ASA’s PFC program ensures adherence to the regulatory guidelines AHPA and AHP have established for the purity and identity of the products being sold and the methods for producing and distributing them.
ASA has been offering trainings to the medical cannabis industry for over a decade and holds a permit from the District of Columbia for mandatory industry trainings. PFC industry trainings are co-produced with the Cannabis Training Institute (CTI) and certify cultivators, manufacturers, distributors, and laboratory technicians. Such trainings are mandatory in some states, including Arizona, Connecticut, Massachusetts, Nevada, and the District of Columbia. The PFC program is available in all states with medical cannabis programs, as well as the District of Columbia.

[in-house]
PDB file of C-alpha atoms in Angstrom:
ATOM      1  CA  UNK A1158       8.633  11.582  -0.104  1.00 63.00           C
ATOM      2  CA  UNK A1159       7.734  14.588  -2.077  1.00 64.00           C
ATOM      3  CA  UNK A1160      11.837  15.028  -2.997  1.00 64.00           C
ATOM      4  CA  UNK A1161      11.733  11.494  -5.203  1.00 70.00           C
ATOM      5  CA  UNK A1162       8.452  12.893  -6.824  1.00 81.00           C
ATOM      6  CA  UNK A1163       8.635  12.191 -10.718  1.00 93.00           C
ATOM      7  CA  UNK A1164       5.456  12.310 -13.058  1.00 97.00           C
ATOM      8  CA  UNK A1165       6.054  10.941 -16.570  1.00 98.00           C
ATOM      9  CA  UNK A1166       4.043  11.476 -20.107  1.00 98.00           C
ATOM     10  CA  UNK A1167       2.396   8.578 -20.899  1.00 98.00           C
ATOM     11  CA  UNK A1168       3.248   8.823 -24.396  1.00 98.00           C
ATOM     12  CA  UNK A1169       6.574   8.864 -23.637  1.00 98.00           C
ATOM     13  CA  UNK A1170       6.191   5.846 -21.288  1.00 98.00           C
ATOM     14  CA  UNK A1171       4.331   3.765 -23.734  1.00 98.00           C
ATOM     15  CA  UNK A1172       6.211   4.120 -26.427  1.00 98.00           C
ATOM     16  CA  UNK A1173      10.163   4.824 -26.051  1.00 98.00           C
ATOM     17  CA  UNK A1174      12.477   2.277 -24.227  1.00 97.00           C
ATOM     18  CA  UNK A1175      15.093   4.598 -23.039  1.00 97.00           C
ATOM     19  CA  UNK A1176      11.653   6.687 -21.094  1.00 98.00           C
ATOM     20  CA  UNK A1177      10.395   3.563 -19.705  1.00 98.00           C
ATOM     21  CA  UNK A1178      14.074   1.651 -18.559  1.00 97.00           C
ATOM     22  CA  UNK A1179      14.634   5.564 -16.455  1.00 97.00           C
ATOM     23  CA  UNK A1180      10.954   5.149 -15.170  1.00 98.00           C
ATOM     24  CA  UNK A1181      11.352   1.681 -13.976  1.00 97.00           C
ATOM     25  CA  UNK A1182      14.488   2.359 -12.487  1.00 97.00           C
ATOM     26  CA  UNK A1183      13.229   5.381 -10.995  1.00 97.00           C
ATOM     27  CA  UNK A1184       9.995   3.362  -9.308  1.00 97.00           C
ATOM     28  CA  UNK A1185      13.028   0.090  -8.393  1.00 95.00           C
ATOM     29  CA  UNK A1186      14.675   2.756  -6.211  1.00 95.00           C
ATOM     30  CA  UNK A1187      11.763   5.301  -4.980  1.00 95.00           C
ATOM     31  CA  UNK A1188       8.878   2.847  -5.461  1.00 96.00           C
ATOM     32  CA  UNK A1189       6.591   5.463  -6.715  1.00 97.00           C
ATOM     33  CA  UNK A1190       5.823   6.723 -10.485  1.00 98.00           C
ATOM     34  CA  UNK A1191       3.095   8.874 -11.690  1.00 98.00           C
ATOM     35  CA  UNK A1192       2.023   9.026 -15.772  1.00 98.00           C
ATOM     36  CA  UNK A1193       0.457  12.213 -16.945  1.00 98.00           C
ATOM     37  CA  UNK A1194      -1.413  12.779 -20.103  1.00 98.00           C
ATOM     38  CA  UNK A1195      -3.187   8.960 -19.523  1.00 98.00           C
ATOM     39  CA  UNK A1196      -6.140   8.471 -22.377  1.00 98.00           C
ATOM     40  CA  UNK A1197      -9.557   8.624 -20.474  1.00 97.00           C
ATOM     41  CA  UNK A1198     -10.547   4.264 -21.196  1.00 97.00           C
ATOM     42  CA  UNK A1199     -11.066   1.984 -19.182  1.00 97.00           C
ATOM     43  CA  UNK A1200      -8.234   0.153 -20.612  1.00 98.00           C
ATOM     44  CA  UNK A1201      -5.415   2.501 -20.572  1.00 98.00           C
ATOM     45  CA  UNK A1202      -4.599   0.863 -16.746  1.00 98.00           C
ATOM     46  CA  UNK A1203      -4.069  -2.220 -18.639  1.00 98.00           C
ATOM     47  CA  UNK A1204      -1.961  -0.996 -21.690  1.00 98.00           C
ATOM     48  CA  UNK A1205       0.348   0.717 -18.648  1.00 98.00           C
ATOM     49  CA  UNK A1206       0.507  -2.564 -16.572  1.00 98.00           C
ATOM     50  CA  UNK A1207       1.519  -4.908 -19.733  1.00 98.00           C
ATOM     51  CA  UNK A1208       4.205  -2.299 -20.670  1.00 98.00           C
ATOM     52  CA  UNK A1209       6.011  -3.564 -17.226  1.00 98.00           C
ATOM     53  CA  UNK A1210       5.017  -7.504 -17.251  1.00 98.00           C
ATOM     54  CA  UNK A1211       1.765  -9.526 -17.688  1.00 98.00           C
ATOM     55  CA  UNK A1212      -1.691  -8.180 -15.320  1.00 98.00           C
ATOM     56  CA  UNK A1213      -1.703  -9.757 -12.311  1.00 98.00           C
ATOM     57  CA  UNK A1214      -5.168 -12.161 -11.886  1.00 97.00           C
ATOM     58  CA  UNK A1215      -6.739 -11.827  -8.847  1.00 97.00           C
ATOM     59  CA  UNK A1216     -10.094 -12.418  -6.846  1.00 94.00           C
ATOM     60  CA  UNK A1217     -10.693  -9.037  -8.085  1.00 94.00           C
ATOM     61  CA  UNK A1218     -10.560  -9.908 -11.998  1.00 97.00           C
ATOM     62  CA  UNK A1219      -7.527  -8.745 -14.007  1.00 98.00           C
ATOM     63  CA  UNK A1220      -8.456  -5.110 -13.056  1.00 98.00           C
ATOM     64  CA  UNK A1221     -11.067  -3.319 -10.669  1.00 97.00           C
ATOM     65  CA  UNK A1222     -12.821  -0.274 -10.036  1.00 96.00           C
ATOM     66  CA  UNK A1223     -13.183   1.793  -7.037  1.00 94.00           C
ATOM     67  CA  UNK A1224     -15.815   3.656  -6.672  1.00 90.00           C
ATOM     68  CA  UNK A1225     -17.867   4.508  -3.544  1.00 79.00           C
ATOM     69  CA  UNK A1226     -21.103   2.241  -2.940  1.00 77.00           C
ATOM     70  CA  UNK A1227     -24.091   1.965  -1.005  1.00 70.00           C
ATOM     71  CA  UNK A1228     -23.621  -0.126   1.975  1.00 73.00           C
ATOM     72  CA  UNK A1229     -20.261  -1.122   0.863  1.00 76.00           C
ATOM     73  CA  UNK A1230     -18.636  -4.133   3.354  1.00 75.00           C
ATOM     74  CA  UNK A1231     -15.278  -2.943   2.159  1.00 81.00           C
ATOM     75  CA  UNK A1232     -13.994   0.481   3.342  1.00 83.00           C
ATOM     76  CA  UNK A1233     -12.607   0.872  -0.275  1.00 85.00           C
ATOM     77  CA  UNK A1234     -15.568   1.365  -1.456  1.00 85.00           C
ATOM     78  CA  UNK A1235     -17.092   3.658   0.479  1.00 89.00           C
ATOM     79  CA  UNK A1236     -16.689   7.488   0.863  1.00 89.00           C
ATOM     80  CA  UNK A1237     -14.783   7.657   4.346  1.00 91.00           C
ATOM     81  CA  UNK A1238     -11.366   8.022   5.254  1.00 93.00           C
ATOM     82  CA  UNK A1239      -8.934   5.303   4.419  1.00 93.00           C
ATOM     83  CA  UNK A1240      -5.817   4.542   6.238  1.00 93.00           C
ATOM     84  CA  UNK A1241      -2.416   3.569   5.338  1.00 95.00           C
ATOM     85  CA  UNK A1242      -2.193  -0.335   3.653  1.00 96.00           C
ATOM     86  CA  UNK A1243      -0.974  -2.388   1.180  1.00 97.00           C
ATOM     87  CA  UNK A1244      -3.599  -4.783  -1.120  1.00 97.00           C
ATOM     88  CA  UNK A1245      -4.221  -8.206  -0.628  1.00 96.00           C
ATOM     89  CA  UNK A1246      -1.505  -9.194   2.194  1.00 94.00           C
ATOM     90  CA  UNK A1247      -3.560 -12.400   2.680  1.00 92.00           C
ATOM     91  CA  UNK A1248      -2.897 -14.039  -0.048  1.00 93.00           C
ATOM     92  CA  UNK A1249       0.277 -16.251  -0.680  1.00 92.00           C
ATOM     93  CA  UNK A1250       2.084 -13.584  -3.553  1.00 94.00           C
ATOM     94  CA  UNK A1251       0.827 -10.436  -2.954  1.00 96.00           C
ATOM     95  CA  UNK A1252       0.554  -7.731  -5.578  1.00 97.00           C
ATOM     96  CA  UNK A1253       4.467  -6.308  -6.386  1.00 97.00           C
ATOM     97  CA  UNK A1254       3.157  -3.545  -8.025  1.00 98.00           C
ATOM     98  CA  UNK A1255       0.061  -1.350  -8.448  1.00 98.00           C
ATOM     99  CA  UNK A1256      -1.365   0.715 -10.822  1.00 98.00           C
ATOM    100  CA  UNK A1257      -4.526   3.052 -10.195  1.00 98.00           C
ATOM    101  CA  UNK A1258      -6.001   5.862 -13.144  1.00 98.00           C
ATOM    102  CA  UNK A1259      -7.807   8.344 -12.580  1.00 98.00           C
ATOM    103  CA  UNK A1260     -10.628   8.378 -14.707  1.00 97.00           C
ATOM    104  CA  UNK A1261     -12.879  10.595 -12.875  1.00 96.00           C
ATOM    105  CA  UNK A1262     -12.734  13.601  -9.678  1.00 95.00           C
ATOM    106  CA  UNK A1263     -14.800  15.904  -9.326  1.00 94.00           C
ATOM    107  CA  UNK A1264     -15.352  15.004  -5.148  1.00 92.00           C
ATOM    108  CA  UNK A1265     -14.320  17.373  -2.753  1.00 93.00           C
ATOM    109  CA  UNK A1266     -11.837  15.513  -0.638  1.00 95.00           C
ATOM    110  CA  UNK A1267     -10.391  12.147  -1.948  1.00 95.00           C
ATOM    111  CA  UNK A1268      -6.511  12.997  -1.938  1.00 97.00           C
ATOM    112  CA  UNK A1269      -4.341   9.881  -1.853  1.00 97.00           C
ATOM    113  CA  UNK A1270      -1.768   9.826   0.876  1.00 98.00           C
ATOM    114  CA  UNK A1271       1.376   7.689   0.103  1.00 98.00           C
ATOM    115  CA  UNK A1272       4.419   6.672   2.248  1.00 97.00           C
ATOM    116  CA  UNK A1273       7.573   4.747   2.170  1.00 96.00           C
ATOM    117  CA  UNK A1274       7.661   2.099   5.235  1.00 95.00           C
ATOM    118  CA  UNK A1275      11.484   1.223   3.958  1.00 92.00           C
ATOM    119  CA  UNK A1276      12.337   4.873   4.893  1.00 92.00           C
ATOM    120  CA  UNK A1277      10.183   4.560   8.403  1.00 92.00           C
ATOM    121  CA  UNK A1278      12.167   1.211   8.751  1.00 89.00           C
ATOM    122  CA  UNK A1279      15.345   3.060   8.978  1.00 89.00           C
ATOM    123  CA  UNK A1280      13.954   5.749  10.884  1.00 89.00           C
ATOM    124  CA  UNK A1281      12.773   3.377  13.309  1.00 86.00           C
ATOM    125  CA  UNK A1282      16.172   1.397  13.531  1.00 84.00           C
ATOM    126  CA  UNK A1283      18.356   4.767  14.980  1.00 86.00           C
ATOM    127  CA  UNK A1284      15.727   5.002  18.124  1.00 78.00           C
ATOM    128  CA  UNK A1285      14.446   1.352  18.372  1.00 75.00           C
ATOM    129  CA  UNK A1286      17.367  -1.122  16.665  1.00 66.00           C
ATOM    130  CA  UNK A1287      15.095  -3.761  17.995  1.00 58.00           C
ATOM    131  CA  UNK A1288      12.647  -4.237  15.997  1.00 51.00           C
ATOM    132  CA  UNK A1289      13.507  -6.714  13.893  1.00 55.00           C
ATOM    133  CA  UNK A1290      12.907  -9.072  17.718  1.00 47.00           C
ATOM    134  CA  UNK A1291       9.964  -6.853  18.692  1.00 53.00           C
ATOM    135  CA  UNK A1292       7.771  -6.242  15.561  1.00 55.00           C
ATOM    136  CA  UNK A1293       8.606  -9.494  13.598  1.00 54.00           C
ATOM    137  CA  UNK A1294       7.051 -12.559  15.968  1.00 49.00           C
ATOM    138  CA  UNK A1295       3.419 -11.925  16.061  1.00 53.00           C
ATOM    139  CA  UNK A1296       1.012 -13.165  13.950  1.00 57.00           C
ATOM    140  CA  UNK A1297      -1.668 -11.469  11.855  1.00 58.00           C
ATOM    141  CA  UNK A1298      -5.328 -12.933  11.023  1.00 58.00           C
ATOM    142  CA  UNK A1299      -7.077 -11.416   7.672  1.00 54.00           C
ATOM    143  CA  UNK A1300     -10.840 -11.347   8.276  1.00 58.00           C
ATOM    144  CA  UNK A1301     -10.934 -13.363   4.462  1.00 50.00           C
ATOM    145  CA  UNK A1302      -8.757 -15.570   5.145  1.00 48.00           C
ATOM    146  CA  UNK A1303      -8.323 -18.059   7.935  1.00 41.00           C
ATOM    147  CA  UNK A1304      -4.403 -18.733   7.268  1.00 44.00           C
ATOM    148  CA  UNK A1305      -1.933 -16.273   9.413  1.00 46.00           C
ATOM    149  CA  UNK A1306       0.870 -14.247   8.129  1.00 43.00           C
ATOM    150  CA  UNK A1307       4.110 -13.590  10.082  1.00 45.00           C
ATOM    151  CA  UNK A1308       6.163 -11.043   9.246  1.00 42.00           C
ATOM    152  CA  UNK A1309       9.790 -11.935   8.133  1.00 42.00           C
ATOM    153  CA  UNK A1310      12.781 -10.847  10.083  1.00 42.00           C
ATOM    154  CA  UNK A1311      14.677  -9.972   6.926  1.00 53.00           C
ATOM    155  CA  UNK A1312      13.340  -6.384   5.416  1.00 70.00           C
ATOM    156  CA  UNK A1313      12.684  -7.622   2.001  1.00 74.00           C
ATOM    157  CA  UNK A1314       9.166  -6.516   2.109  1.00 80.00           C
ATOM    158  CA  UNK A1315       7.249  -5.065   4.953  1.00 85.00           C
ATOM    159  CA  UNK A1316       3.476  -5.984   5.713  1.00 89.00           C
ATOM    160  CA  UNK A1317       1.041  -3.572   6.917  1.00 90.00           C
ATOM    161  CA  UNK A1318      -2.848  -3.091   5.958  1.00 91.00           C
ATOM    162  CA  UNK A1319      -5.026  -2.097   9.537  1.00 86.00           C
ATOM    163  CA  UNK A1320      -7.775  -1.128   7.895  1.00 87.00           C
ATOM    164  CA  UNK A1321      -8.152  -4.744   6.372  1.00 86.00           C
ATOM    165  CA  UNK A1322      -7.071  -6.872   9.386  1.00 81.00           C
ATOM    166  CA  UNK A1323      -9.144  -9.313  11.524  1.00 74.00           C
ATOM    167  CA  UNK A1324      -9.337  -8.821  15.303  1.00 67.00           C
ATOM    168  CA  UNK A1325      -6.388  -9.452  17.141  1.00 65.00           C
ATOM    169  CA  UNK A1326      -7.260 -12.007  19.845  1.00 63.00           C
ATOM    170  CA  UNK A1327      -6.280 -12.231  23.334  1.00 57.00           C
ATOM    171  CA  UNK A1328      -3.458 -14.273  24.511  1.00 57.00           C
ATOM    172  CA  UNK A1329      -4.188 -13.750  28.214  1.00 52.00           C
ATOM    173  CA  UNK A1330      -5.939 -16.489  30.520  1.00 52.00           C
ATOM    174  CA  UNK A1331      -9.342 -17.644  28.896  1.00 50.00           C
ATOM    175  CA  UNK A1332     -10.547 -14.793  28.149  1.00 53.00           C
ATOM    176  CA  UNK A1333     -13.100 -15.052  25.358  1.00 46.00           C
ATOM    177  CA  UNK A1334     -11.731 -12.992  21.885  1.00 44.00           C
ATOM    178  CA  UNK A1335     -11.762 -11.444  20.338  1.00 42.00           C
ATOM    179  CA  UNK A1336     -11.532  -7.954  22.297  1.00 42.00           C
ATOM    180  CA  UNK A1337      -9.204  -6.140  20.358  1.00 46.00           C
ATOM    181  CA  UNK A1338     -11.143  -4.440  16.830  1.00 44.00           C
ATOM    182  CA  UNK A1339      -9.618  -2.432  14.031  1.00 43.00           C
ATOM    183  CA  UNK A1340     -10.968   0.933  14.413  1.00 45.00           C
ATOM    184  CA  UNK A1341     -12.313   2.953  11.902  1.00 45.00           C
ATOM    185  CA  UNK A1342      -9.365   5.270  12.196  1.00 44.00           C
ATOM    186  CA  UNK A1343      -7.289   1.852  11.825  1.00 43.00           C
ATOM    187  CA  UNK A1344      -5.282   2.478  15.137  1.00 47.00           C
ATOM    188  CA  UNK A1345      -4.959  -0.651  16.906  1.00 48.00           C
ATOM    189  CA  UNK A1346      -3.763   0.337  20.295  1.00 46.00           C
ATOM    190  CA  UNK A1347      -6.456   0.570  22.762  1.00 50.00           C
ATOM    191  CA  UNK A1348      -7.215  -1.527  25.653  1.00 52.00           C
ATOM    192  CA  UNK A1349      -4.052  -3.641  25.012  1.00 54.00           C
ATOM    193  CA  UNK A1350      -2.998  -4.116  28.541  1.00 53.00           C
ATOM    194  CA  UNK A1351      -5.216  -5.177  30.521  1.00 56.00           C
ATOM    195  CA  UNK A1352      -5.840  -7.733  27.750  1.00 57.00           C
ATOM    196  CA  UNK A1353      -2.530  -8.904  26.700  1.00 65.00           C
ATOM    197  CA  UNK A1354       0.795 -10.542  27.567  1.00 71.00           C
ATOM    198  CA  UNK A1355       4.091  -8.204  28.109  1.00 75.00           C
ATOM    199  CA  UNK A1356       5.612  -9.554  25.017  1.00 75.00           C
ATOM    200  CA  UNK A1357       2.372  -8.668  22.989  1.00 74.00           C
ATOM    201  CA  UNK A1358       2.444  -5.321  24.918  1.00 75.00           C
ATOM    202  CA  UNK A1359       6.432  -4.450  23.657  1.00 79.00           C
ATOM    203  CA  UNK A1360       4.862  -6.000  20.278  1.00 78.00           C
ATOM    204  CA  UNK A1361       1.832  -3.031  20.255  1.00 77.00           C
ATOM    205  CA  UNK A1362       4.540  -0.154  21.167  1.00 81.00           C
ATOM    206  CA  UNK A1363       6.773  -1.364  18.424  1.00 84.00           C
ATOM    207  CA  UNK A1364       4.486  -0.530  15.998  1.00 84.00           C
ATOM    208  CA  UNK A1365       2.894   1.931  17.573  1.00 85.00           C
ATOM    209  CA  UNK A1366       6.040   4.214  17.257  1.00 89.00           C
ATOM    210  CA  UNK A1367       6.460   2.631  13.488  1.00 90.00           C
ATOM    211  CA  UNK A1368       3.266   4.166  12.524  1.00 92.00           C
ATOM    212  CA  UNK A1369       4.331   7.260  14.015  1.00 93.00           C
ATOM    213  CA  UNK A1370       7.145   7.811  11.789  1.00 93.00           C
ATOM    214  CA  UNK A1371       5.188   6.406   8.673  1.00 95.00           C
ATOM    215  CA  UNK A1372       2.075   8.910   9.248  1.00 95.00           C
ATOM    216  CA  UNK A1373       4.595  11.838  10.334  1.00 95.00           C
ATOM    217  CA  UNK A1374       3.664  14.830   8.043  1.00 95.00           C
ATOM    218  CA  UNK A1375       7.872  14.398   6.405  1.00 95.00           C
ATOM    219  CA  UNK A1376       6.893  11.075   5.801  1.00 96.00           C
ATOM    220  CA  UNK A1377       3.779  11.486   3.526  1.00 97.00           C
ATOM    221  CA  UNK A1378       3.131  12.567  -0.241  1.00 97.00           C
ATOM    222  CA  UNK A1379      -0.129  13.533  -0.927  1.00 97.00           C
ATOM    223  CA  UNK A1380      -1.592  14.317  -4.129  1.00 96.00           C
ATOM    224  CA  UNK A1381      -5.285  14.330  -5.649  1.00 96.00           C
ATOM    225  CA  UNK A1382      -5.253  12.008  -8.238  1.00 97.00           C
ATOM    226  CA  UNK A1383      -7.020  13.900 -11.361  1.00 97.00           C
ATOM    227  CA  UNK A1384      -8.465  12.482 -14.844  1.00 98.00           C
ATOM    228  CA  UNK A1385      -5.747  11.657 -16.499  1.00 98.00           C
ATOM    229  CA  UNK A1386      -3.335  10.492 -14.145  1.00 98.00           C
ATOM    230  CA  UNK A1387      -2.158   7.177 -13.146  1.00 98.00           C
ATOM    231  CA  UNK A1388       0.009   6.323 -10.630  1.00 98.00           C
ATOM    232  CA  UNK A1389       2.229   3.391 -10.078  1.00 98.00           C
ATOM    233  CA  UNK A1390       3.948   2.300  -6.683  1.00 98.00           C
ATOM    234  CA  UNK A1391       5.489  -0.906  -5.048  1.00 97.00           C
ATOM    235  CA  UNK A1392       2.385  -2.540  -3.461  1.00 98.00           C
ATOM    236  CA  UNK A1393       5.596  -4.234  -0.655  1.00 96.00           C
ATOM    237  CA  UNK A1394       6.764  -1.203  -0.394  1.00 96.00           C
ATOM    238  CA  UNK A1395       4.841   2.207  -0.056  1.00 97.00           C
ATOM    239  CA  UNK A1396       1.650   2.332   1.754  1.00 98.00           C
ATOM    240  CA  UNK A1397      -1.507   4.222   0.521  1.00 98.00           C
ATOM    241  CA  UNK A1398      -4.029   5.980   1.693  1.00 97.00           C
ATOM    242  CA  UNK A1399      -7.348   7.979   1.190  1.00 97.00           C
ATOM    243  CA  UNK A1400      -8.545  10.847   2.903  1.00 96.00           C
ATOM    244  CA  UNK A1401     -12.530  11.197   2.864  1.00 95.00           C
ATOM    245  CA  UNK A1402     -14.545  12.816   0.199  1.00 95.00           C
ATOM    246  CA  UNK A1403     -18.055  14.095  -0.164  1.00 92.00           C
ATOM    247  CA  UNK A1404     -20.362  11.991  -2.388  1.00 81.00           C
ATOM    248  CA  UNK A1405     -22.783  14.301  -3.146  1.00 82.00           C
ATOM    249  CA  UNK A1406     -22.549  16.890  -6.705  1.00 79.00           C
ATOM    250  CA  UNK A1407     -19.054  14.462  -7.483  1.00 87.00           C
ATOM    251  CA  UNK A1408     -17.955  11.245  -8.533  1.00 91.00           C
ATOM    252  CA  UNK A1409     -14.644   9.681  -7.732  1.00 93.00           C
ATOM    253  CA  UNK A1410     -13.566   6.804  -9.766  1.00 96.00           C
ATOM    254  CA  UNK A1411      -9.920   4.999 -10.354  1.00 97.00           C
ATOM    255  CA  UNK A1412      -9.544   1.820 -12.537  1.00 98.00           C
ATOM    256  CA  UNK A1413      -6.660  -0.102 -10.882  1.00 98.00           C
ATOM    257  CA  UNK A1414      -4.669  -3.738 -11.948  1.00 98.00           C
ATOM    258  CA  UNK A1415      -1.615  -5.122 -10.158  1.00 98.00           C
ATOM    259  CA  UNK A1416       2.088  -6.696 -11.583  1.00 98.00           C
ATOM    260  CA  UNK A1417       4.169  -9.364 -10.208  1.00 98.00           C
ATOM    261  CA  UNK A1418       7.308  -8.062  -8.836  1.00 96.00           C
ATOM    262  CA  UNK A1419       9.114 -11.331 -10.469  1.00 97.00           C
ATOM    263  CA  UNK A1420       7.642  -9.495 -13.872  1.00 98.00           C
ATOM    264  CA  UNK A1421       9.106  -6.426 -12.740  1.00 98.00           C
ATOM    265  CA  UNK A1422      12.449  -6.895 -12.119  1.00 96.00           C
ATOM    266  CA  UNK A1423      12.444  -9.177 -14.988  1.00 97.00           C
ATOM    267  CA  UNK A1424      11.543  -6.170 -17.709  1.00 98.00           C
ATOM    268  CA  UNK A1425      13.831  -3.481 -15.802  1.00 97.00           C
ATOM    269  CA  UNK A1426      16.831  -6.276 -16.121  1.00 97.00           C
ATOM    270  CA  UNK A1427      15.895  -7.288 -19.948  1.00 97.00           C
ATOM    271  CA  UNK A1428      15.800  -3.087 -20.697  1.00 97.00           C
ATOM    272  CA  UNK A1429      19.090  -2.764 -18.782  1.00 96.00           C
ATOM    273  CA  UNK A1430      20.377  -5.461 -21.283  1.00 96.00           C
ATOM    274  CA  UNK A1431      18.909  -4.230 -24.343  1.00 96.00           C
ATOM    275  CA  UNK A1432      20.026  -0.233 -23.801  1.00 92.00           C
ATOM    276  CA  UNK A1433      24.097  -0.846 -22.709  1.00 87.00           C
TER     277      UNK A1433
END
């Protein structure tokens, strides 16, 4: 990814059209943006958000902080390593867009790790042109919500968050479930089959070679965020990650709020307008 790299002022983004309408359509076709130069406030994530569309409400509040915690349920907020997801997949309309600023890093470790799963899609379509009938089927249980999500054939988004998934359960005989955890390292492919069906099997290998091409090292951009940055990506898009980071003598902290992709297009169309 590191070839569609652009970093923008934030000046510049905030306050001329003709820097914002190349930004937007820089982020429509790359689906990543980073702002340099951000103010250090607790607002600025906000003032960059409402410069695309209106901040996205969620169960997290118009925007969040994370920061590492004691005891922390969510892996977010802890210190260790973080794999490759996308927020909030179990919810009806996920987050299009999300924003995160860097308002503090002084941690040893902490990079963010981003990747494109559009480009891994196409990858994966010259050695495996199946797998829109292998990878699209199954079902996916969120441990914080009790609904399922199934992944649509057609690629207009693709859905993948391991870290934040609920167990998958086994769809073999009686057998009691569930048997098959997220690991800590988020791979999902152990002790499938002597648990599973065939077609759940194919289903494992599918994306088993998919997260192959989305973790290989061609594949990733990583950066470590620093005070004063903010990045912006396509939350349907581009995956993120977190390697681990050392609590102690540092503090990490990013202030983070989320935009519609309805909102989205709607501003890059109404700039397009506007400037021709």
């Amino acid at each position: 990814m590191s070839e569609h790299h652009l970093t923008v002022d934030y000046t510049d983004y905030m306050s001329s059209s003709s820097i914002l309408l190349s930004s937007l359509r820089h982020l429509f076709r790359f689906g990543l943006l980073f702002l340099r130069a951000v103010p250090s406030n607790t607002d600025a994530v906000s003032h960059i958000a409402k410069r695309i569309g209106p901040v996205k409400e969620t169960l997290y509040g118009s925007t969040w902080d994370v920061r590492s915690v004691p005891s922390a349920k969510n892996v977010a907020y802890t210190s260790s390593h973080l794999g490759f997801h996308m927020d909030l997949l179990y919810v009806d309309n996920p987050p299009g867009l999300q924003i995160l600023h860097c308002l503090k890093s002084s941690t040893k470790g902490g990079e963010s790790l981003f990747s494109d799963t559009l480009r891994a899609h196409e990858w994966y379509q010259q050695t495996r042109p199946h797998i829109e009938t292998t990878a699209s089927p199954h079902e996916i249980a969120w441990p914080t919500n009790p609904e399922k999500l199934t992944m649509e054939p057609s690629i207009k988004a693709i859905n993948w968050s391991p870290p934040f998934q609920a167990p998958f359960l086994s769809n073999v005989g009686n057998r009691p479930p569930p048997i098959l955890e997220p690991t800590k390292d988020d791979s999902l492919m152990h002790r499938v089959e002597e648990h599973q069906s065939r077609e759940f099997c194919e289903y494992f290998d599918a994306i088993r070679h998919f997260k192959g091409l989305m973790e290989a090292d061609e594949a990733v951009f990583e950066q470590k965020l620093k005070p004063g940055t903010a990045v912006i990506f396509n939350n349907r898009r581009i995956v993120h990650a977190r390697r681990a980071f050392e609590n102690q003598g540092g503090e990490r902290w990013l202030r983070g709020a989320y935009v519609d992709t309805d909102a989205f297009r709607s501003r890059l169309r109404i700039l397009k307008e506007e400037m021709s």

The certification process, which is overseen by a review board of scientists, doctors, and industry and regulatory experts, includes a scheduled physical audit, a staff training audit, a complaint process and at least one surprise audit annually. PFC-certified products and businesses will exhibit the PFC seal on their marketing, promotions and packaging to help patients make educated purchasing decisions.
Patient Focused Certification (PFC) program
AHP Cannabis monograph (Abridged version)